A Narrow Squeak

We went to the cinema last night, to see “The Killer Inside Me“. The acting was good, not much of a story, a couple of brutal beating scenes, and the dreaded mumbled dialogue so particular to American films. Why can’t they open their mouths and speak properly? It was only thanks to the French sub-titles that we understood most of what was being said.

But the main thing is this: a warning.

As is so often the case with English-language films shown at the multi-screen cinemas in Poitiers, the room was almost empty. Just one couple, sitting about half-way down the room. We sat in the last row but one, because I find if we sit any nearer in these small theatres, I have difficulty in seeing the screen properly. Just before the film started, two young males (yoofs) arrived, and asked me which film was showing. I told them, and they sat down in the back row, immediately behind us.

I had a large shoulder bag with me. It’s a scruffy but practical canvas thing, and contained, amongst other things, my wallet and my iPod. I put it on the floor by my feet. TOH had bought a bag of jelly sweets, and after the film had been running for five minutes and we’d eaten a few, he handed me the packet and asked me to put it in my bag. I reached down, but couldn’t find the bag. I felt to the left and right, then stood up and peered under our seats and those in front. No bag. Then I turned and looked over the back of the seat, and there it was, having gravitated one metre away, up an incline, where it lay on the floor between the two young males behind us, who, somewhat mysteriously, were now sitting three seats apart from each other. They looked startled as I leant over the seat and reached for the bag, and one of them stuttered: “Oh, is this yours?” He picked it up and handed it to me.

I immediately rummaged through it and checked that the iPod and my wallet were still there, and no cards had been taken from my wallet. But it had been a close thing.  If we’d had ice cream instead of sweeties, I’m absolutely certain that by the time I discovered my bag was missing, it would have been far too late to do anything about it. Poitiers is generally a quiet and safe city, where you can walk around without fear of being mugged or threatened. Maybe that’s why I had let down my guard, something that I’d never do in London, or Paris, or any large city. But I learnt that you’re not immune to opportunists wherever you may be.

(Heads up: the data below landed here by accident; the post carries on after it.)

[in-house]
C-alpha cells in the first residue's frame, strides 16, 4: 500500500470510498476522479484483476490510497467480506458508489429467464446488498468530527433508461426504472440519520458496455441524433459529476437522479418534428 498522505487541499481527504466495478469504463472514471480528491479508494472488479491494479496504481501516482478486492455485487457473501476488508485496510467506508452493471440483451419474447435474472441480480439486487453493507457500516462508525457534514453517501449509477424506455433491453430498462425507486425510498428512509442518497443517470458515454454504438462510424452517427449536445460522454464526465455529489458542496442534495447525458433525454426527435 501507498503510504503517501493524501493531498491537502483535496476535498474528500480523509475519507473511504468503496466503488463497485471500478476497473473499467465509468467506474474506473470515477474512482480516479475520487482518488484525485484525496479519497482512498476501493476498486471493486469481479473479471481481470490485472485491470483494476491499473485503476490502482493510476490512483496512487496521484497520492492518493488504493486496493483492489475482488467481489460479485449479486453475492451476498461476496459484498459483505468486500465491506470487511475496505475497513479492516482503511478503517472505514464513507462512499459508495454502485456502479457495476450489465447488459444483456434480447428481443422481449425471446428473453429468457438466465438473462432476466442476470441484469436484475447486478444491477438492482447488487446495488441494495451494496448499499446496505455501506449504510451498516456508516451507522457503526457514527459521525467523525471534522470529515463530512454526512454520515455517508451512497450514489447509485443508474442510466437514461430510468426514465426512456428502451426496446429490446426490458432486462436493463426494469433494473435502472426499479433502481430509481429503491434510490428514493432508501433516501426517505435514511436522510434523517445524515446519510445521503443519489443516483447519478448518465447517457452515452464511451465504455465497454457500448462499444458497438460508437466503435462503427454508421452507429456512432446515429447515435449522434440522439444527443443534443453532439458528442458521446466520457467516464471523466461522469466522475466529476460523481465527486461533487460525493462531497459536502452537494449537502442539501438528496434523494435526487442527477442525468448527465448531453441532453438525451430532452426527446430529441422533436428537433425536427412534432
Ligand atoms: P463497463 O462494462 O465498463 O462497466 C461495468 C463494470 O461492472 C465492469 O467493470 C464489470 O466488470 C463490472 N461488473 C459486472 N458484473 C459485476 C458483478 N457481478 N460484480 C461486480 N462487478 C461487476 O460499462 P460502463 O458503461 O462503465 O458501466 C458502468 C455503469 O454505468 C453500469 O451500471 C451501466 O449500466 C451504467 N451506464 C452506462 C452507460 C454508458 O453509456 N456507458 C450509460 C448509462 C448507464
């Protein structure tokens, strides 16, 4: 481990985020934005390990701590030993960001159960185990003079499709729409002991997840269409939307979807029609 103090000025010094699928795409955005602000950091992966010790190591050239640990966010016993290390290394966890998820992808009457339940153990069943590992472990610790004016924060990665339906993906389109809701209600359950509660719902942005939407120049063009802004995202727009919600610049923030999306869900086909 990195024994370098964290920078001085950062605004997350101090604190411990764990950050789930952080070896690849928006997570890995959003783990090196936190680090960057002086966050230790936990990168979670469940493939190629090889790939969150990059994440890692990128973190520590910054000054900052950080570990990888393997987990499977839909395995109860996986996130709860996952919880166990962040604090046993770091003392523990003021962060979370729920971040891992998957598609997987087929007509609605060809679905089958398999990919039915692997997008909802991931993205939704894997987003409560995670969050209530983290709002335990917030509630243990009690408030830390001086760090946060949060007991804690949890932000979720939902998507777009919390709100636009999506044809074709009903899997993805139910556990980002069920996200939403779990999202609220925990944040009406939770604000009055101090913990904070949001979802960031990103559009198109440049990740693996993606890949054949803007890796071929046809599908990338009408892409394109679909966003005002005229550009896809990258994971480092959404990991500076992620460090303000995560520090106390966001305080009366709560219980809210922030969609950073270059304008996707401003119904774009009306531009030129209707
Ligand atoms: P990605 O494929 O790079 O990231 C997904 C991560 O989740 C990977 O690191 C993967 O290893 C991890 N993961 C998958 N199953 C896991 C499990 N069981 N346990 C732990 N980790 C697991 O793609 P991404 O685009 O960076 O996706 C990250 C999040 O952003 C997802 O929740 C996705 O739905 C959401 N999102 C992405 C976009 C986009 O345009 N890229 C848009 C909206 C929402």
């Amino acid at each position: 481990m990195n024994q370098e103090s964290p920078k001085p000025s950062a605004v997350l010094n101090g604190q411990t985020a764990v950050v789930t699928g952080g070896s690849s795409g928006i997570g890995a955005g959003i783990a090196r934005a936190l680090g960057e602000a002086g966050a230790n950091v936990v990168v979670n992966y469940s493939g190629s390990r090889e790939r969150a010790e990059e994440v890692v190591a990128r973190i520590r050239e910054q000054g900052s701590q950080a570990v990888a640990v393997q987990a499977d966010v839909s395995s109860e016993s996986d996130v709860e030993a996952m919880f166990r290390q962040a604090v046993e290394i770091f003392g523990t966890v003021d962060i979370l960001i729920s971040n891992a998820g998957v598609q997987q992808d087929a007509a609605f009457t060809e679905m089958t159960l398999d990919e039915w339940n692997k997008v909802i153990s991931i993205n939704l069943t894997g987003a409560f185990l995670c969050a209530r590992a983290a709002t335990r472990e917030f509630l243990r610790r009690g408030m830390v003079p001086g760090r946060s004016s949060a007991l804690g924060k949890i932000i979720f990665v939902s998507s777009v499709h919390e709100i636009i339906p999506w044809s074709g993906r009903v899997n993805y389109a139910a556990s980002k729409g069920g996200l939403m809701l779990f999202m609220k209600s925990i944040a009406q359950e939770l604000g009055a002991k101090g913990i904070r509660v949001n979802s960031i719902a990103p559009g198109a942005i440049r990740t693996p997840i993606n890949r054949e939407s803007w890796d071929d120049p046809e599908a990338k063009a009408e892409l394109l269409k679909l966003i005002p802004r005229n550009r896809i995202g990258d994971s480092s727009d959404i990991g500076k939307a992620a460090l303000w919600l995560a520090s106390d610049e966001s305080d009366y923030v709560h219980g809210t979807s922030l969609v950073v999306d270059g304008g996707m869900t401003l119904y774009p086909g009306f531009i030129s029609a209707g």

We moved to sit further away; a little while afterwards, the two yoofs quietly stood up and disappeared.

Talking of Poitiers, yesterday was the day on which the new traffic system was being implemented. No longer could we drive our normal, simple, direct route to the cinema. Instead cheerful men in fluorescent tabards, backed up by stout metal railings, forced the traffic through narrow back roads and even narrower alleys, and at every corner there were “No left turn”, “No right turn, and “No straight ahead” signs. It became a magical mystery tour, visiting areas we had never known existed. Very interesting, quite exciting, too, because together with a large number of other vehicles, we had no idea where we were, or how to get to where we wanted to be. Rue Carnot had completely changed direction, and many town centre roads weren’t accessible to vehicles at all.

I’m sure that once it all settles down, and the tabards and railings have disappeared, order will be restored. But last night at 9.00 pm it was reminiscent of one of those horror films when panicked people are desperately trying to escape some impending disaster.

Enhanced by Zemanta

A mouthful of nosh

Just finished reading, for the second time, Evelyn Waugh‘s “A Handful of Dust“, and how I loved this passage:

He ate in a ruthless manner, champing his food (it was his habit, often, without noticing it, to consume things that others usually left on their plates; the heads and tails of whiting, whole mouthfuls of chicken bone, peach stones and apple cores, cheese rinds and the fibrous part of the artichoke.

I nearly coughed myself to death just imaging trying to eat the fibrous part of an artichoke. 😀

Enhanced by Zemanta

An eye for an eye, a bin for a bin

So the jolly, laughing, cat-loving woman who jokingly put kitty in the wheelie-bin is receiving death threats. Hm. Isn’t that rather over-egging her crime? After all, she didn’t mean any harm, just a friendly game with an unsuspecting feline. Pick it up, drop it in the bin, close the lid and leave it there. What’s the problem?

Let us not over-react. Make the punishment fit the crime. Pop her in the nearest (loony)bin, close the lid, and leave her there.

Enhanced by Zemanta